Área Profesional Professional Area Professionnel Fachpersonal

A voyage in time through the history of Almería

Cultura Visita Vestigios Alcazaba Almería.JPG

Close your eyes and listen to the history that the city of Almería tells you as you walk through its little corners and historic sites.

The city of Almería has seen the passing of Phoenicians, Romans and Moors, as well as other civilisations that have left a profound footprint on the history of the city. To begin our journey in time, we will begin to relive its history up on the hilltop in the Alcazaba Fortress.

It was in the Muslim period when Almería reached its zenith after the fall of the Cordoba Caliphate, taking the name at that time of "Port of the Orient”. The Alcazaba Fortress was built in a defensive and strategic settlement which gives us the best views overlooking the city.

Even at that time it was surrounded by a maze of streets that still preserve their charm today. It has become a city which has grown at the foot of the thousand-year-old fortress.

It is a tribute to the first king of the Taifa de Almería, we can almost see King Jairán A-Amiri in person, commemorating the Millennium of Almería overlooking this corner of the historic city centre.

One of the most historic streets is La Almedina, the age-old Medina which means city, and it is here that we will find the Muslim Community of Almedina. A restaurant and tea room with its own charm, which will take you back to another century and real Muslim cuisine. And where we can also musical shows.

Looking for more history in this small city on the south coast of Andalusia, we come to the Archaeological Museum. Divided into four floors where we can discover some of the city's periods of human and social development.

We are now delving into the development of the Moorish community and we will even find some burial remains originating from the Alcazaba.

Then we come to the exhibition of the first agricultural and farming societies who settled in the city, with the representation of the "Millares"(Copper Age culture) and the hall depicting the symbolic and funeral world.

You'll be surprised by the Circle of Life sculpture representing the culture of the "Millares" at the height of the Copper Age.

We will discover modern times reaching up to the present with an this exhibition of art, photography and the library of the most renowned archaeologist of the history of Almería, Luis de Siret.

Continuing along our route through the historic town centre of Almería, we now come across the Cathedral. Fortified in the 16th century, it is located in the ancient district of "La Muralla" (City Wall). Its originality lies in the fact that it is a fortress, as it was used to defend the population against attacks by Berber and Turkish pirates.

We will get a chance to visit the Sanctuary of the Virgen del Mar, the patron saint of the city because of its tradition as a fishing port.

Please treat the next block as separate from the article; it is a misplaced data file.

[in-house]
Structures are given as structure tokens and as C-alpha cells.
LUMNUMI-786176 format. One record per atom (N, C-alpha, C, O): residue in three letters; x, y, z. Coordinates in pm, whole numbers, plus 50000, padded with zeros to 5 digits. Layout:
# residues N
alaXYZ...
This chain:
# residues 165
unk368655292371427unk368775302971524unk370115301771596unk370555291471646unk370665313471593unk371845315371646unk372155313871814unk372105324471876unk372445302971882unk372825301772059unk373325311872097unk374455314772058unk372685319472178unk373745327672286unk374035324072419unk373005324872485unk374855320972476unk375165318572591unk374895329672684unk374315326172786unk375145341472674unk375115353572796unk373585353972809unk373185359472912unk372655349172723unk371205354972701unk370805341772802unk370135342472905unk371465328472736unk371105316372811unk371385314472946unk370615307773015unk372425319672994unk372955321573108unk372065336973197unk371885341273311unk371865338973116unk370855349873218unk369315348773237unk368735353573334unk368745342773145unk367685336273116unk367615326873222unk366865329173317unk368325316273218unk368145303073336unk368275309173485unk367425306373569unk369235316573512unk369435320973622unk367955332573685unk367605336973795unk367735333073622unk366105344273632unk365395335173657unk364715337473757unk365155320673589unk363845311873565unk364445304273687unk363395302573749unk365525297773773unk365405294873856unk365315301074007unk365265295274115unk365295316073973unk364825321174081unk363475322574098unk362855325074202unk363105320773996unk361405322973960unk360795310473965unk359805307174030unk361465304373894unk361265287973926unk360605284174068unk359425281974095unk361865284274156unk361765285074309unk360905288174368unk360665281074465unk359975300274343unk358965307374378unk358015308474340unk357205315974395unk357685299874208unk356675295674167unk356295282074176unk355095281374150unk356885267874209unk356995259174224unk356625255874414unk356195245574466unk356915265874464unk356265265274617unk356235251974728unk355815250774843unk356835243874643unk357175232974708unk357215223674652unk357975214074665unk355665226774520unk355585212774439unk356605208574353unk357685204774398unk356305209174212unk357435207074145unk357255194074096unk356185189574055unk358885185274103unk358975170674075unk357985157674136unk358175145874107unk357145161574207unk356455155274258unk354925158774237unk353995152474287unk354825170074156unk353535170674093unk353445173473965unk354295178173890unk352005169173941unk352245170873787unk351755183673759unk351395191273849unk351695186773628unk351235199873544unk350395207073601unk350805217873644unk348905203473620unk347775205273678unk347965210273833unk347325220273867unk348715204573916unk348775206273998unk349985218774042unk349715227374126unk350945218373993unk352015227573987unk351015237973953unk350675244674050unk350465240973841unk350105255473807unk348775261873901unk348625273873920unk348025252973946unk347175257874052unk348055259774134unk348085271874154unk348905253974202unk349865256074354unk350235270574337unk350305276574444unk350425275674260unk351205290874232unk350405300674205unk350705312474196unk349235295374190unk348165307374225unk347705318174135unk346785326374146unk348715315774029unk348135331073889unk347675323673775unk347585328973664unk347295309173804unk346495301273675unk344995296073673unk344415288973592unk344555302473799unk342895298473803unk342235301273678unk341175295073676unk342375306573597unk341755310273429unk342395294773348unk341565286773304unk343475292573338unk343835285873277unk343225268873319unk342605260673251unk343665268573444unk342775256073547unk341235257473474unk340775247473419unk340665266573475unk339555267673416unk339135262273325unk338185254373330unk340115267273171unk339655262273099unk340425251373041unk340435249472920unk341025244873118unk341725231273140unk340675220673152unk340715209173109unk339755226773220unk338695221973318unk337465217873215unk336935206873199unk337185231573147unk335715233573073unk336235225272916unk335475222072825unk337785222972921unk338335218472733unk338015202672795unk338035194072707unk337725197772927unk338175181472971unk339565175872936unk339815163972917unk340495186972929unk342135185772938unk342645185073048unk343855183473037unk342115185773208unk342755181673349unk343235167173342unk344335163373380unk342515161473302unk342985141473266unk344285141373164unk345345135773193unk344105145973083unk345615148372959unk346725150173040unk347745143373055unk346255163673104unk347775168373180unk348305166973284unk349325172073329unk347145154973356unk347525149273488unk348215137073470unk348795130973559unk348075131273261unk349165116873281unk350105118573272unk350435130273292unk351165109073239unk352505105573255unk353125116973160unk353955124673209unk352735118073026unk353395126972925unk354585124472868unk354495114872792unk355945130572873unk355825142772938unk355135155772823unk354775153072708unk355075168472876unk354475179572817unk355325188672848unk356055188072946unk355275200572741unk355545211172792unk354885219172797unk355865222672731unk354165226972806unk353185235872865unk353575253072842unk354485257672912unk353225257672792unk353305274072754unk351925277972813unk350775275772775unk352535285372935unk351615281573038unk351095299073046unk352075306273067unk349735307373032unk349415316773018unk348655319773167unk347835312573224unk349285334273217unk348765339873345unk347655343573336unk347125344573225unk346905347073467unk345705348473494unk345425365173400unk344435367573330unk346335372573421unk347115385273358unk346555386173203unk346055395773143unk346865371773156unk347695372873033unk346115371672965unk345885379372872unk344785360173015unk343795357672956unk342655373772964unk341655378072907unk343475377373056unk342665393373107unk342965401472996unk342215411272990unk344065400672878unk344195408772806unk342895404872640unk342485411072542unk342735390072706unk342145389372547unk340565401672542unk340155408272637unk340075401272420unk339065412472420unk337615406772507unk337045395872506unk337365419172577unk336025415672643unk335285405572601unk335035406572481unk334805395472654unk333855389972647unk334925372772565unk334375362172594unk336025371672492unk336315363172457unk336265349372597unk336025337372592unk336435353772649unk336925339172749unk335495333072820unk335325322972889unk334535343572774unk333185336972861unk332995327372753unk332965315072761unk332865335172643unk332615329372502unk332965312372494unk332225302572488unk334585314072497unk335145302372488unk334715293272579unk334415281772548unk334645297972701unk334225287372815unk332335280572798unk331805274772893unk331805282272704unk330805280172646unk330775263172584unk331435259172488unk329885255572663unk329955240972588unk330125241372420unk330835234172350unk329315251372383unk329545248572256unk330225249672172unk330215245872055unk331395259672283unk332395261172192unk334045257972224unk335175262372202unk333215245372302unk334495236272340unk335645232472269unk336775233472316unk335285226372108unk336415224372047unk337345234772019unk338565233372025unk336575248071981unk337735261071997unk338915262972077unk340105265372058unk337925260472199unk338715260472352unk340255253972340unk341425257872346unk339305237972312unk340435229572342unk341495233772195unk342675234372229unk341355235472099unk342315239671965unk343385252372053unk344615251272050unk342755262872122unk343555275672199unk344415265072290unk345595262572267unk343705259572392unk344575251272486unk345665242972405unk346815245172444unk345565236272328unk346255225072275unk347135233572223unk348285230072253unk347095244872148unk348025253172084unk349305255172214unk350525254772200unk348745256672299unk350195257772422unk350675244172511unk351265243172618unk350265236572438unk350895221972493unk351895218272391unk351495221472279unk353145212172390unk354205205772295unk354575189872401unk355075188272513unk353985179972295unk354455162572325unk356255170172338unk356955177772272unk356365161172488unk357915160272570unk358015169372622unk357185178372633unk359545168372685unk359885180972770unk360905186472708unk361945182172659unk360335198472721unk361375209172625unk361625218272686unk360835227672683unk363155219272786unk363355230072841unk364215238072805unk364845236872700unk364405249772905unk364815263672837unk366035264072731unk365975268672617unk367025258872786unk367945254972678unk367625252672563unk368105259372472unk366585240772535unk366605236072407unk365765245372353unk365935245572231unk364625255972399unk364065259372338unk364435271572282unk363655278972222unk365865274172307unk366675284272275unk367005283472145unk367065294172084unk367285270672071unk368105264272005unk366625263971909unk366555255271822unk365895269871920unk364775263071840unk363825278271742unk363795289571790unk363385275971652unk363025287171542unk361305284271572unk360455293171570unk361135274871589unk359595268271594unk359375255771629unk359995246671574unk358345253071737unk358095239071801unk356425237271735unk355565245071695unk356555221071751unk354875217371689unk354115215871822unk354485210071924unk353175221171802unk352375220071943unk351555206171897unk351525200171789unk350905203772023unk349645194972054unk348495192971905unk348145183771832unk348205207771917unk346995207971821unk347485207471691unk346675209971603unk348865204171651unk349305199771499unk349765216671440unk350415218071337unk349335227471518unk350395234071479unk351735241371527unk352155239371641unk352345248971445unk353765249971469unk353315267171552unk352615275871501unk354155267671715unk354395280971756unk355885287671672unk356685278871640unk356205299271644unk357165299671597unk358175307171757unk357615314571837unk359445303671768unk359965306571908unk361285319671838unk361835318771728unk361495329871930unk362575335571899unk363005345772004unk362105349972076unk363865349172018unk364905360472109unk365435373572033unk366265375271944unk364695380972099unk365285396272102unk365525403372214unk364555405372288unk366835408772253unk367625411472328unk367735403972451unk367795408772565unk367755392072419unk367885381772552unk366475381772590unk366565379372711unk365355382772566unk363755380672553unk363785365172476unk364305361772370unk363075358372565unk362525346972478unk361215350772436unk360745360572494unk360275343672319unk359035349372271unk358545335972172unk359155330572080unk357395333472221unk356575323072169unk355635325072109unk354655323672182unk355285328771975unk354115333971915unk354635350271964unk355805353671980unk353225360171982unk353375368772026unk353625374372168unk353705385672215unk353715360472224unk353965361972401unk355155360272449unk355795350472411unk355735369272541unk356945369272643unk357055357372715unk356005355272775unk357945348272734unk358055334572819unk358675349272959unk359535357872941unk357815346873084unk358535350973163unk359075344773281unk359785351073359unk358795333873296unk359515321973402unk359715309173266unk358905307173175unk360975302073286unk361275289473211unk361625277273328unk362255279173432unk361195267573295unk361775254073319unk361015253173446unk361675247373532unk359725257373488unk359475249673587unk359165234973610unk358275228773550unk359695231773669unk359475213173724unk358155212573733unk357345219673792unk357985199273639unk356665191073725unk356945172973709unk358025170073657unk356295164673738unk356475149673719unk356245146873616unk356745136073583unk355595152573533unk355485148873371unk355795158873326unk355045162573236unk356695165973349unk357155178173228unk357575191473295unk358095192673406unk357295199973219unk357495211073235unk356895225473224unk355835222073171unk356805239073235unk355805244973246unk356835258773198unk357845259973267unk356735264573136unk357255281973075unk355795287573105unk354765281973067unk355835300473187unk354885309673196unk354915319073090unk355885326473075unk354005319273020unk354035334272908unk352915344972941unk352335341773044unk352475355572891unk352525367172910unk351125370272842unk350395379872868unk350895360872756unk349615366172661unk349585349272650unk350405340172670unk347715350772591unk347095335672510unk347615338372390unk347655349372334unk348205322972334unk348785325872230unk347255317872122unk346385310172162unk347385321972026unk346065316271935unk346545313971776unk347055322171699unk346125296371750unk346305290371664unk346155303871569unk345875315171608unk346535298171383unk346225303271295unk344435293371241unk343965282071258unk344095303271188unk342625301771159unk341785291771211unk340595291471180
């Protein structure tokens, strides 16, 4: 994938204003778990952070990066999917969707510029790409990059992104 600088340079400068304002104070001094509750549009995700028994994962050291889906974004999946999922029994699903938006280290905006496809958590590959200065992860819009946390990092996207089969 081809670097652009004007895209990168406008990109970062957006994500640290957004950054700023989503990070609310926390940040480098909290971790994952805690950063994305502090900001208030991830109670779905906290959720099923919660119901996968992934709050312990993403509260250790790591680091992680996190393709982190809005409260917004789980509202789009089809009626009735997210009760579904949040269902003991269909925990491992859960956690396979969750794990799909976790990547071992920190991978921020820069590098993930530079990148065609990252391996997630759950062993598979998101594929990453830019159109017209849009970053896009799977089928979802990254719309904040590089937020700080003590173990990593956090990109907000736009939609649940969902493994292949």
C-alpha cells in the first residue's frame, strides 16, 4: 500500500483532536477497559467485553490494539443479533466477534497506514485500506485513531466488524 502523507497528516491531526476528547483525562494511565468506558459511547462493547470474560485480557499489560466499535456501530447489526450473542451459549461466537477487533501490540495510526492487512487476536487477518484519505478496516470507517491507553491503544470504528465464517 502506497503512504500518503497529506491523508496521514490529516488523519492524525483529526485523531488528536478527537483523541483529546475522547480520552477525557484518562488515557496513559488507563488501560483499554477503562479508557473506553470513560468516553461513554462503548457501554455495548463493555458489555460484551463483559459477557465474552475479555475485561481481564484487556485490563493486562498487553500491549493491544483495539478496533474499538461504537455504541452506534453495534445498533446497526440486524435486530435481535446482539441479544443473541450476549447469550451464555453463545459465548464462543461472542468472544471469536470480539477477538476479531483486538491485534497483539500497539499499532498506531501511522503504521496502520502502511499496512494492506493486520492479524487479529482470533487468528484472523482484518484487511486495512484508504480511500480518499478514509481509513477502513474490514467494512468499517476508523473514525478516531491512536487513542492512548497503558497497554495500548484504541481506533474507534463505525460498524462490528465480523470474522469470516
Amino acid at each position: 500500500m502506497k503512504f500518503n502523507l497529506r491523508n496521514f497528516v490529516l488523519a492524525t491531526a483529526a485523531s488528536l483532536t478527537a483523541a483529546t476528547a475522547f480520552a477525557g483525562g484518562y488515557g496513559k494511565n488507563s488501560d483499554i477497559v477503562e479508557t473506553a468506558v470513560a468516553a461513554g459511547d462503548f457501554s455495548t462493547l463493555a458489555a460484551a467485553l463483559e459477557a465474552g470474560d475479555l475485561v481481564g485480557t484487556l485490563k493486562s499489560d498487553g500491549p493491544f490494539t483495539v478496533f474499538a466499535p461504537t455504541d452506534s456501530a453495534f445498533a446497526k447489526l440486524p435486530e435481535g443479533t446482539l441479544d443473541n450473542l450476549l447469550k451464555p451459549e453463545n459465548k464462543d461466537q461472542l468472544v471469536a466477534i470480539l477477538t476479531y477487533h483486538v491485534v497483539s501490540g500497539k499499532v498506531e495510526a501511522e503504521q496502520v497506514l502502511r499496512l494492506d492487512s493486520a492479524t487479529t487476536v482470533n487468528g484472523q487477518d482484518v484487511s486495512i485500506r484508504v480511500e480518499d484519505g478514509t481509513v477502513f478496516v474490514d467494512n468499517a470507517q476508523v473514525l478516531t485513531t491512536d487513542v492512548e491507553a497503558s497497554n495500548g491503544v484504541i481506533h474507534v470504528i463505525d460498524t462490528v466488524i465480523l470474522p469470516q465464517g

Right in the centre of the city on the most important street, the Paseo de Almería, you'll find a truly emblematic building, the "Casa de las Mariposas". This area is called Puerta de Purchena, since historically it was the gateway through the city wall before it was demolished in 1855.

We can take a stroll in some of the parks adorned with modern works of art, such as that of Nicolás Salmerón.

Or you can continue your journey around the city vertically from north to south, through the gardens and fountains of the Rambla Federico García Lorca.

We then reach the Port of Almería, where we can follow the line of the sea and enjoy kilometres of coastline, passing by the occasional industrial wonder on our way.

Here you'll find both the city's old and new mineral loading bay, also called the "Cable Inglés" (English Cable). It is well preserved and adapted to the city.

On our stroll around the sea port we'll not only enjoy the sea views, but we'll also find beach bars, terraces, people playing sports, playing music and a generally good atmosphere.

This long route ends near the University of Almería after a walk of a quite a few kilometres, but where we can also arrive by bike using the bicycle lane especially built for this purpose.

On our walk around the city we will come across the "Indalo" (late Stone Age figure), which is the symbol of Almería. It is considered to be a good luck charm in this region, and is generally placed above the door of the house since this figure, typically from Mojácar, will protect the people and their homes.

This symbol was found for the first time in cave paintings in an ancient cave in Vélez-Blanco, representing a man with an arch over his head. 

You really mustn't forget the cuisine and tapas in Almería. Its streets are full of terraces, even in winter thanks to the sun and the desert temperature allowing you to enjoy being out on the street.

A tour around the city's most renowned bars will enable you to delight in the most traditional and local flavours.

The city also offers a great many cultural venues, tapas bars with puppet theatres while you enjoy a fine wine and a tapa, which is the case of the ‘Patio de Vecinas’.

Cultural associations that offer different and varied themes each week, art exhibitions, Flamenco, open mikes for young talent, concerts, etc. These can be enjoyed in 'La Guajira', with wonderful views from the terrace facing the Alcazaba Fortress.

The true roots of the city's identity lie in one of its associations, La Peña Flamenca El Morato. This association is located in a real cave, which means the acoustics are superb while we're enjoying the city's typical tapas.

A perfect finishing touch to end our journey through the history of Almería.

A voyage in time through the history of Almería
Almería (Almería)